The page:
Research Papers

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The long-term viability of current lion conservation strategies: A role for ex situ reintroduction

As the global human population increases, pressure on wildlife and habitat intensifies. Surveys chart the rapid decline in free-ranging African lions (Panthera leo). Available habitat shrinks, forcing lions into smaller and more fragmented populations. In situ attempts to protect and restore habitat and lions are rightly the mainstay of conservation effort for this species. However, they are relatively new and dependent on donor funding. It remains an empirical question as to whether current in situ conservation efforts will provide sufficient success on a continent-wide scale to maintain genetically diverse and viable lion populations before the species becomes critically threatened with extinction. In areas where populations are dramatically reduced or extirpated, wild-to-wild translocations have been adopted to reintroduce the species or support dwindling numbers. Comparisons of wild-to-wild versus ex situ reintroduction strategies for a range of species have led to a prioritising of wild-sources for the African lion on the basis of apparent superior success rate of such methods and apprehension over the effects of captivity on animals for wild-release. This paper outlines some concerns with such evaluations, questions claims of ‘unequivocal success’ for wild-to-wild translocations, and argues the African lion now fulfils IUCN technical requirements for ex situ reintroduction.

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Zambia's Conservation Strategy and Action Plan for the African Lion

This conservation strategy and action plan for the African lion in Zambia will assist the country in ensuring that the long-term survival of the species is guaranteed based on stakeholder partnerships and harmonization of the needs of lion conservation and various facets of socio-economic development (including tourism). It is hoped that ZAWA will in the foreseeable future provide holistic population estimates and maintain viable populations in all the key lion range areas.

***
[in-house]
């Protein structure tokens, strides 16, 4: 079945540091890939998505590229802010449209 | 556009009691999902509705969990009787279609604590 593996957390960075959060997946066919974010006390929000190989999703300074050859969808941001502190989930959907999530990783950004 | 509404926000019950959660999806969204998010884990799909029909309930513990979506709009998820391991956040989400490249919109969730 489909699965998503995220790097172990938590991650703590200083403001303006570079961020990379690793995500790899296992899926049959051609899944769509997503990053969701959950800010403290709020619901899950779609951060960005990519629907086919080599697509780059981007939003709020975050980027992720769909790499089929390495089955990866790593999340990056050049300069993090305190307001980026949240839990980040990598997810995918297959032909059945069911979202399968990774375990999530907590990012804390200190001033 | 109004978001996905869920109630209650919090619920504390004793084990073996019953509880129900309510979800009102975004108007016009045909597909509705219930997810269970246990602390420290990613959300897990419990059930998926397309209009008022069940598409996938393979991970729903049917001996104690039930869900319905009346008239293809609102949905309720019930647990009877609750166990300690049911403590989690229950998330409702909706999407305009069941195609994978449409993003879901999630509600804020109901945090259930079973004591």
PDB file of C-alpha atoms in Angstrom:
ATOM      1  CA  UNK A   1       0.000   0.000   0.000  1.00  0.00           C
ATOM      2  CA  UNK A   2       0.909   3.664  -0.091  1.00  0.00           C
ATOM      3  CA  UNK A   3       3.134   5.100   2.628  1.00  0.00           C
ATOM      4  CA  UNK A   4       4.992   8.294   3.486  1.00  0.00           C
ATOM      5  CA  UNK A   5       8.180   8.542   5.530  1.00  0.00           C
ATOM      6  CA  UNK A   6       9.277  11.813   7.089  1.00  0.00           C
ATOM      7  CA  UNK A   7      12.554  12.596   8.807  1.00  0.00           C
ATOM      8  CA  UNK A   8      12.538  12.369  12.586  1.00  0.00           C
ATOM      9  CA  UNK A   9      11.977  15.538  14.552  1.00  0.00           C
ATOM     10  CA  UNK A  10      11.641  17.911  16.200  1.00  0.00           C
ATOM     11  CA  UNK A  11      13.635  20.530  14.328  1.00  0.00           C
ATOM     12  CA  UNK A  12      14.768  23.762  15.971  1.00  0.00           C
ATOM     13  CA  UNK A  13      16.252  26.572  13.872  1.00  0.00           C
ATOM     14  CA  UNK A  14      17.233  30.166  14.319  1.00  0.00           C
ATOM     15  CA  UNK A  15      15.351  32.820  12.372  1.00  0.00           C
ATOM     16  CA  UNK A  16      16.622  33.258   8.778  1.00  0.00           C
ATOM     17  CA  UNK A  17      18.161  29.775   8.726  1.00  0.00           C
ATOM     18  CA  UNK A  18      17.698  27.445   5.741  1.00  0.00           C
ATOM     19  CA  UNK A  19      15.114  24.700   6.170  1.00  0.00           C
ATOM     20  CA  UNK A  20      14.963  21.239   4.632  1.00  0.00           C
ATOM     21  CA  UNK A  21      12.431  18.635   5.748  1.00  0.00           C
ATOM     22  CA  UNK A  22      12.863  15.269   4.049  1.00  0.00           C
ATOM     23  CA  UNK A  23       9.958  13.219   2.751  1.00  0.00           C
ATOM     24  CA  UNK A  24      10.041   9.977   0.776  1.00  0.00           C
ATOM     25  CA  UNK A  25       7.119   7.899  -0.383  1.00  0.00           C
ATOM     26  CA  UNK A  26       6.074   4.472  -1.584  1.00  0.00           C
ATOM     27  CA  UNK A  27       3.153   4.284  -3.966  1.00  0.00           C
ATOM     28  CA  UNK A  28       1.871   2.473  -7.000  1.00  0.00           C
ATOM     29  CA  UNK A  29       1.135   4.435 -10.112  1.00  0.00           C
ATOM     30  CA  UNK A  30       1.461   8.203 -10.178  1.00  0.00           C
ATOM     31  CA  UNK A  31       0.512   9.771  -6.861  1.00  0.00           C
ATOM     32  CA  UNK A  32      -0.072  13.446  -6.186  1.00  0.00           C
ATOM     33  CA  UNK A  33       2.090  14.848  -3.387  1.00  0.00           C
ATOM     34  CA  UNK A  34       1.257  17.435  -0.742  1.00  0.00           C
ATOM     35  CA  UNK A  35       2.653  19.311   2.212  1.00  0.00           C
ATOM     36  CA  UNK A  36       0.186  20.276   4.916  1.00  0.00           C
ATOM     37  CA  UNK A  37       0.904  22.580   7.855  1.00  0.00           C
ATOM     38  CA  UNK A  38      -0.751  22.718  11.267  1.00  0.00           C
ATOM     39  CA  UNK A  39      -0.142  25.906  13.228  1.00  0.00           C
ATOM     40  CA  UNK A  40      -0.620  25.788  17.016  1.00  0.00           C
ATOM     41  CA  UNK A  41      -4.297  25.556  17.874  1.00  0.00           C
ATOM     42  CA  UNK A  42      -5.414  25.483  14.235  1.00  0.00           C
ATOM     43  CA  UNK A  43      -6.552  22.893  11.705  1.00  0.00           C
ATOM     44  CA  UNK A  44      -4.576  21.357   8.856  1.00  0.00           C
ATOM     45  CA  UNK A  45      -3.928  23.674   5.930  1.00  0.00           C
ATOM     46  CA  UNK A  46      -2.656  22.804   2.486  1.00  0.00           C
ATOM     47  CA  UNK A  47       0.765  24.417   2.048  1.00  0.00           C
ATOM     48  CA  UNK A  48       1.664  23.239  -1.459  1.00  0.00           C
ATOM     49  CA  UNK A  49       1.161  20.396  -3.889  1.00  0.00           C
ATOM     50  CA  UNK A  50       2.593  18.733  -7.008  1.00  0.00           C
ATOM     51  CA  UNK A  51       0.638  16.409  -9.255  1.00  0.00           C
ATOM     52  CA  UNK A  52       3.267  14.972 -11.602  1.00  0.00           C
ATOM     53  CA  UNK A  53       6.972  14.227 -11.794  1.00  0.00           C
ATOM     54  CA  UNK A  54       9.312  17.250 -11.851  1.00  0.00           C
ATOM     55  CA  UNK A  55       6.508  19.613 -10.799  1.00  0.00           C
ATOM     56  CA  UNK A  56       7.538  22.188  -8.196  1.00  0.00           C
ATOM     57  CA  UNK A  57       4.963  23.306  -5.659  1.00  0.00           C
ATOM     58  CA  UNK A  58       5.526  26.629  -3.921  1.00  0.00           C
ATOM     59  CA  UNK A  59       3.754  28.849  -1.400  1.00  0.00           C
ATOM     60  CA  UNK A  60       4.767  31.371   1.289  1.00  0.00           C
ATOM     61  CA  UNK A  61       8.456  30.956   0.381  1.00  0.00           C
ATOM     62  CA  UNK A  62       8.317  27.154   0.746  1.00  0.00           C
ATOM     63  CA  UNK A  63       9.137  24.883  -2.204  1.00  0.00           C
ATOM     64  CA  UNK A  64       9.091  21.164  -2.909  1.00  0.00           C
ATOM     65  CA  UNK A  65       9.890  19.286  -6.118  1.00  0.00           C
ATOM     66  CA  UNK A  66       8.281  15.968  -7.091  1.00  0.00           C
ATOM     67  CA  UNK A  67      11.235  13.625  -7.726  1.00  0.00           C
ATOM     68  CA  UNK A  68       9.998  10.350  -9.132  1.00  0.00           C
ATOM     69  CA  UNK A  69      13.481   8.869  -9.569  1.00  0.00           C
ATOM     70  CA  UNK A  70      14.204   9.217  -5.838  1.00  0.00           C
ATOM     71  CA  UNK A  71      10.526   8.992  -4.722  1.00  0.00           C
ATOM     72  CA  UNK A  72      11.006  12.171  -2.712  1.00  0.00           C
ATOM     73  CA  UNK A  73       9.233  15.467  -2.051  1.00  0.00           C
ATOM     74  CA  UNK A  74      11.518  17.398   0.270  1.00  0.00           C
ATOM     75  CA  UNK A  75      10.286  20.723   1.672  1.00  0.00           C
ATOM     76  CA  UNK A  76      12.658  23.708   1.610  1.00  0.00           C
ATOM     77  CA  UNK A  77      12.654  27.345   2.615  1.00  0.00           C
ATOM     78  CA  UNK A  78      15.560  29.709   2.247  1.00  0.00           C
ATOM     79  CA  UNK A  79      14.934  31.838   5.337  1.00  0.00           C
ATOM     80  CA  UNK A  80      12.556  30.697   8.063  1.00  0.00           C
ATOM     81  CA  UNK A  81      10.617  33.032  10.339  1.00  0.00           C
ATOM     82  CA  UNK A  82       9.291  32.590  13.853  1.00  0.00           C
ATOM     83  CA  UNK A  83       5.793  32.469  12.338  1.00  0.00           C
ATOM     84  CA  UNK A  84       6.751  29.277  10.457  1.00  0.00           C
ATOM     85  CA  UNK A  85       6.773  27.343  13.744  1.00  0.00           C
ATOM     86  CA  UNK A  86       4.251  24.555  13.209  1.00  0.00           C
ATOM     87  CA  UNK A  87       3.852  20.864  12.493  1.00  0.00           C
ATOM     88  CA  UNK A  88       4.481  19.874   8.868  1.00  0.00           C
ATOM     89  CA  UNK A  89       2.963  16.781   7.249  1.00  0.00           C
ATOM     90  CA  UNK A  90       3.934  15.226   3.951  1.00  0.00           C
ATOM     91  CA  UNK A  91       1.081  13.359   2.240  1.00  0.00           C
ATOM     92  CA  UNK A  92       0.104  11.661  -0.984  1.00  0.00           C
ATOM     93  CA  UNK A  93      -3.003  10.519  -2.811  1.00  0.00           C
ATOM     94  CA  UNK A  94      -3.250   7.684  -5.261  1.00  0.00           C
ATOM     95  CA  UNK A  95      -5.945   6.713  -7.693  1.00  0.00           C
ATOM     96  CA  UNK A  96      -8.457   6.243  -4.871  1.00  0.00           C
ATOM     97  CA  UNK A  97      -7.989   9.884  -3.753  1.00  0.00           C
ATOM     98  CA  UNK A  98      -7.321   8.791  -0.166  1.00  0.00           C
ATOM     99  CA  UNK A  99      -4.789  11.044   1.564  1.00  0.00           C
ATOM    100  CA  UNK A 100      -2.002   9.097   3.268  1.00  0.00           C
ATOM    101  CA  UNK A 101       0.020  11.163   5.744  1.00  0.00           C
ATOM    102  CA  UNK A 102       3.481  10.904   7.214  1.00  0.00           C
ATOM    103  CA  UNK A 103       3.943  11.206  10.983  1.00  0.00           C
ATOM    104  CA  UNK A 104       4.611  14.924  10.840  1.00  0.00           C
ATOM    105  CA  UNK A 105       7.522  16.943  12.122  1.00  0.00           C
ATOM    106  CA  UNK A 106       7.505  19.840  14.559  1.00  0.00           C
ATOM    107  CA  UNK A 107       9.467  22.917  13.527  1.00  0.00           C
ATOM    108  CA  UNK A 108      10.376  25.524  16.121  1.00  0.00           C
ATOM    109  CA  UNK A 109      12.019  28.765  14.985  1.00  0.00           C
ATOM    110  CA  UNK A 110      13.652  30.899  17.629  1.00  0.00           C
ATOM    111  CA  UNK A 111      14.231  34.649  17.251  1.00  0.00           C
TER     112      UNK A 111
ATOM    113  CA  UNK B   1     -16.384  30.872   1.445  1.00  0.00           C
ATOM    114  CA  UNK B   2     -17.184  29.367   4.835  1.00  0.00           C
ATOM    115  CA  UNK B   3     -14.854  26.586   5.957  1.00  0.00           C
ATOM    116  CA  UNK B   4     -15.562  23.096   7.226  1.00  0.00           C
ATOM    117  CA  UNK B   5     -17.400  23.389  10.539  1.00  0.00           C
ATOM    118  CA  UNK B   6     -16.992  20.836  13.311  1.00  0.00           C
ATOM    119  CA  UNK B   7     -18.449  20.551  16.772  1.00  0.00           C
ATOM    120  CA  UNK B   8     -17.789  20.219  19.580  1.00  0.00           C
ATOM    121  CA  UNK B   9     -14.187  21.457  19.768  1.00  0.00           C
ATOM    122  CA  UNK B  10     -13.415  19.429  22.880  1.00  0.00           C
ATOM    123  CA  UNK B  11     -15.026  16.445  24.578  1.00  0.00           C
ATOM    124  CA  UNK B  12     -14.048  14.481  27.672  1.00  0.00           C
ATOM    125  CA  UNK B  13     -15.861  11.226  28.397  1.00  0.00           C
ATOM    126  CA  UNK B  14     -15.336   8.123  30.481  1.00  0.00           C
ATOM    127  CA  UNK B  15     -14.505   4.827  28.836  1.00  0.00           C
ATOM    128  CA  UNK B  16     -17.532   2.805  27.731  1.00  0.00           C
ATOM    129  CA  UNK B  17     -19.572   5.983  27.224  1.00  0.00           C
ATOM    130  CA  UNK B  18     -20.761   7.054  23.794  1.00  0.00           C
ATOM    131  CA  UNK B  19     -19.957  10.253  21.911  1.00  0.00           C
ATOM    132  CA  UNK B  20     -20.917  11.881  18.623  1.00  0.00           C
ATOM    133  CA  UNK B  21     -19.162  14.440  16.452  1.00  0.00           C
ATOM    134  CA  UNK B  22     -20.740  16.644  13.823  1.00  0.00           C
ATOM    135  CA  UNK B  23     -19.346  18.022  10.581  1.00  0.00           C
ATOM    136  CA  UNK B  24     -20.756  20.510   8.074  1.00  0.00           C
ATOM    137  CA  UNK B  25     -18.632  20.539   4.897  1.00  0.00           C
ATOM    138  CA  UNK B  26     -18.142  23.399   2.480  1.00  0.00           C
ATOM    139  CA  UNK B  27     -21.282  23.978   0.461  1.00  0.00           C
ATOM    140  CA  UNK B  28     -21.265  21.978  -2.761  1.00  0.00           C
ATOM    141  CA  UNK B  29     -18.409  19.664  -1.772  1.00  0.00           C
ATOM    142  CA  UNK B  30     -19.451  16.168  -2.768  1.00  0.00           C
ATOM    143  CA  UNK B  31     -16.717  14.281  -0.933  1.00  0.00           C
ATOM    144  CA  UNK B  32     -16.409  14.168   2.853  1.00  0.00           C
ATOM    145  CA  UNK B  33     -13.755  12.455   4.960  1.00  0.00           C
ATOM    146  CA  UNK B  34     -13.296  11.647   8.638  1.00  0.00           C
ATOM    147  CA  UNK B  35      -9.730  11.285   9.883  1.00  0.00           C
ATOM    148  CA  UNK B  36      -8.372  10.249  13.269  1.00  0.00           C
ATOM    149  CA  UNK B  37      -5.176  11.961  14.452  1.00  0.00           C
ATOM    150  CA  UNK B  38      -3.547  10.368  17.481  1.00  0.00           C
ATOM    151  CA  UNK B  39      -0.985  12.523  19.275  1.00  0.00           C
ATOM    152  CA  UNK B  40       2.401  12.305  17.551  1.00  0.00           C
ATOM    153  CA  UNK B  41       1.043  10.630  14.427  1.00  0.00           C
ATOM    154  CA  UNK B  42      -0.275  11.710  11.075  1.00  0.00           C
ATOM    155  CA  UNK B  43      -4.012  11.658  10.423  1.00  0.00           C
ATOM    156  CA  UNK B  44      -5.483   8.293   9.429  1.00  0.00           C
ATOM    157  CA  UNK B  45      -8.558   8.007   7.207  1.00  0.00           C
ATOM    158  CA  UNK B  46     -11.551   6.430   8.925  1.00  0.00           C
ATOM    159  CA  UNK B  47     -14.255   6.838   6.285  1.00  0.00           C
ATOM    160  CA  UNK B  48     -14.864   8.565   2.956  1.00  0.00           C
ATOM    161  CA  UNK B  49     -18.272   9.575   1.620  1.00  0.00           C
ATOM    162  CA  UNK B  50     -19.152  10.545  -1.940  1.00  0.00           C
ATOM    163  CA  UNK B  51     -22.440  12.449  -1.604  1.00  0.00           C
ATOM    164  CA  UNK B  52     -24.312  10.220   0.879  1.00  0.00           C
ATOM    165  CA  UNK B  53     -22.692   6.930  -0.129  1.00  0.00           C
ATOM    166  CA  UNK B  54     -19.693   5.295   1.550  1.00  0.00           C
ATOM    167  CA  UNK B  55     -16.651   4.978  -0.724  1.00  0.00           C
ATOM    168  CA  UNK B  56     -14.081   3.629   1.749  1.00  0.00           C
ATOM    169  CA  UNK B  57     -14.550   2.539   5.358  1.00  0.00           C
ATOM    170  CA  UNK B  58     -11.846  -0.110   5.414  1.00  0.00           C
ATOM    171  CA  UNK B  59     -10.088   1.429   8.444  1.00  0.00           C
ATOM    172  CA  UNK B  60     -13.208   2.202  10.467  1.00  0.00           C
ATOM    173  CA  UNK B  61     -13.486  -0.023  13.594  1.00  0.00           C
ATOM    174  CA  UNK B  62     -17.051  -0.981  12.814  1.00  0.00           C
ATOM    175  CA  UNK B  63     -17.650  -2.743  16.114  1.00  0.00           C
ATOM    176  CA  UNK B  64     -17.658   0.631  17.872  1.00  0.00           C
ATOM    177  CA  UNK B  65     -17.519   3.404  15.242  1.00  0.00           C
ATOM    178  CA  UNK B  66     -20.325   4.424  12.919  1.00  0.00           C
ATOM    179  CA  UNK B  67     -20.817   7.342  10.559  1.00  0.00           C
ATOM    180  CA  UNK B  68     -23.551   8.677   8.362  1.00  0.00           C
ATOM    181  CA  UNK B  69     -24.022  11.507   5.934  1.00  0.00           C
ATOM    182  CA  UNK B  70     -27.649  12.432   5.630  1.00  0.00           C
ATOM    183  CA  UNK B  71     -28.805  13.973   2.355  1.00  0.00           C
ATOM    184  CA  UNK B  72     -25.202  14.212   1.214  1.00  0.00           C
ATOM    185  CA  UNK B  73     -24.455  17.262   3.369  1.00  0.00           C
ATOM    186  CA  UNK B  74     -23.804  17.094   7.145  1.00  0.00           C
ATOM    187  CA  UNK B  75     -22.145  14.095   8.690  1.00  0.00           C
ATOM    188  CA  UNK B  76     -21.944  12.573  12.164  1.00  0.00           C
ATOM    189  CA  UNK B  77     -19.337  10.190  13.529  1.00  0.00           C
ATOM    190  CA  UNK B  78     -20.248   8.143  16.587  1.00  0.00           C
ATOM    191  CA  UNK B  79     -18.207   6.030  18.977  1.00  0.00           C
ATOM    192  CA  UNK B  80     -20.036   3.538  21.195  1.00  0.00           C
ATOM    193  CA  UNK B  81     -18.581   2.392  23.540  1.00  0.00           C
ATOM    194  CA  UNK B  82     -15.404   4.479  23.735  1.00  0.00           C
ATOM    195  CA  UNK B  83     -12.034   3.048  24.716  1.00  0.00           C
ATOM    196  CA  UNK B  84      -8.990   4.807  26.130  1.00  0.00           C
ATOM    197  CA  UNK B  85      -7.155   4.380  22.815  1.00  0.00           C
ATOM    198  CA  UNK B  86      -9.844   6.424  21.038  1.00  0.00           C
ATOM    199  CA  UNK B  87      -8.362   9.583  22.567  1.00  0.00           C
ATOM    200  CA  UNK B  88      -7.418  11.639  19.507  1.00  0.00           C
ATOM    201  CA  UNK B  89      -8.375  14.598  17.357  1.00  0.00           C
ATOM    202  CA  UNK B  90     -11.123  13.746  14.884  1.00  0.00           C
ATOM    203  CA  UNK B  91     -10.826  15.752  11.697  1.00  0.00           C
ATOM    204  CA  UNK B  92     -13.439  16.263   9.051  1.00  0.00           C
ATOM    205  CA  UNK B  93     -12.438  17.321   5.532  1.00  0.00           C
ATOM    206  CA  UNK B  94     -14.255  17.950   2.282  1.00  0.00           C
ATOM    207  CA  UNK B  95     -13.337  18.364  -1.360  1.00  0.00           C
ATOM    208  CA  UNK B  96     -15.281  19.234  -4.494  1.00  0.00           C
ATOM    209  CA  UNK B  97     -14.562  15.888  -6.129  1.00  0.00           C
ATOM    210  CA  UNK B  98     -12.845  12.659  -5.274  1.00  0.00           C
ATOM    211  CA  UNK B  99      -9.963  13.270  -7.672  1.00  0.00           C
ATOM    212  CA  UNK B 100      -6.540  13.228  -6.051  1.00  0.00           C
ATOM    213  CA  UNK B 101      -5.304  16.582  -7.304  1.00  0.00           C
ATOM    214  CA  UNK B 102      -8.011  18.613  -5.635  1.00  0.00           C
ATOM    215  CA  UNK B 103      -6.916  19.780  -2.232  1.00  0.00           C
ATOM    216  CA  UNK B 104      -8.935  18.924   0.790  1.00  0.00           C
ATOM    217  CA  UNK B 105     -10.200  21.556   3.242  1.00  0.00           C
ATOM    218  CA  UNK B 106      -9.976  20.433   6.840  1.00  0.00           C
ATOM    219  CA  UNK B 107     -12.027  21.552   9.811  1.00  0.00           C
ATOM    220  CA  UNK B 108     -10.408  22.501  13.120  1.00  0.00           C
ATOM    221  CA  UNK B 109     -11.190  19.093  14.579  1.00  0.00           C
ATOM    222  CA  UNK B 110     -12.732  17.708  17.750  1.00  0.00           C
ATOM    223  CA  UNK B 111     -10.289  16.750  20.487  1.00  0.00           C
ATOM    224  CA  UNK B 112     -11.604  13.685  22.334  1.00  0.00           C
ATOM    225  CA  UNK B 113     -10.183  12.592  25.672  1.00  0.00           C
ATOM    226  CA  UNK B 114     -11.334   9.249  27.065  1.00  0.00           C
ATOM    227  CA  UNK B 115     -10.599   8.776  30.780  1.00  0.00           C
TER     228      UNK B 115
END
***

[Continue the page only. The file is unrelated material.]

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Partitioning of space, habitat, and timing of activity by large felids in an enclosed South African system

Reintroductions of large carnivores into enclosed reserves that confine movements may fail due to intensive intra-guild interspecific conflict. To assess conflict potential, in winter 2006 we used direct observations aided by radio-tracking to focally monitor continuously one female cheetah with cub (Acinonyx jubatus), a female leopard (Panthera pardus), and a lion pride (Panthera leo) at Shamwari Private Game Reserve, South Africa. Home ranges of all individuals/social groups overlapped, whereas core areas had little overlap. The cheetah core area had no overlap with the lion core area, with lion avoidance also recorded for a radio-tracked single female cheetah and a male leopard. The female cheetah with cub selected thicket habitat which was avoided by lions, the latter preferring naturally revegetated areas that were also selected by the female leopard. Lions also selected low elevations, which were avoided by the smaller felids. Habitat preference differences occurred at study area and home range levels, suggesting a broad-scale feline avoidance strategy to minimize intra-guild conflict. In addition, the focally monitored cheetah and leopard were often stationary when the lions were active, especially during nocturnal lion hunts. These intra-guild mechanisms of reintroduced carnivore coexistence should be tested with longer-term studies across enclosed systems of different sizes, and hosting varying carnivore guilds.

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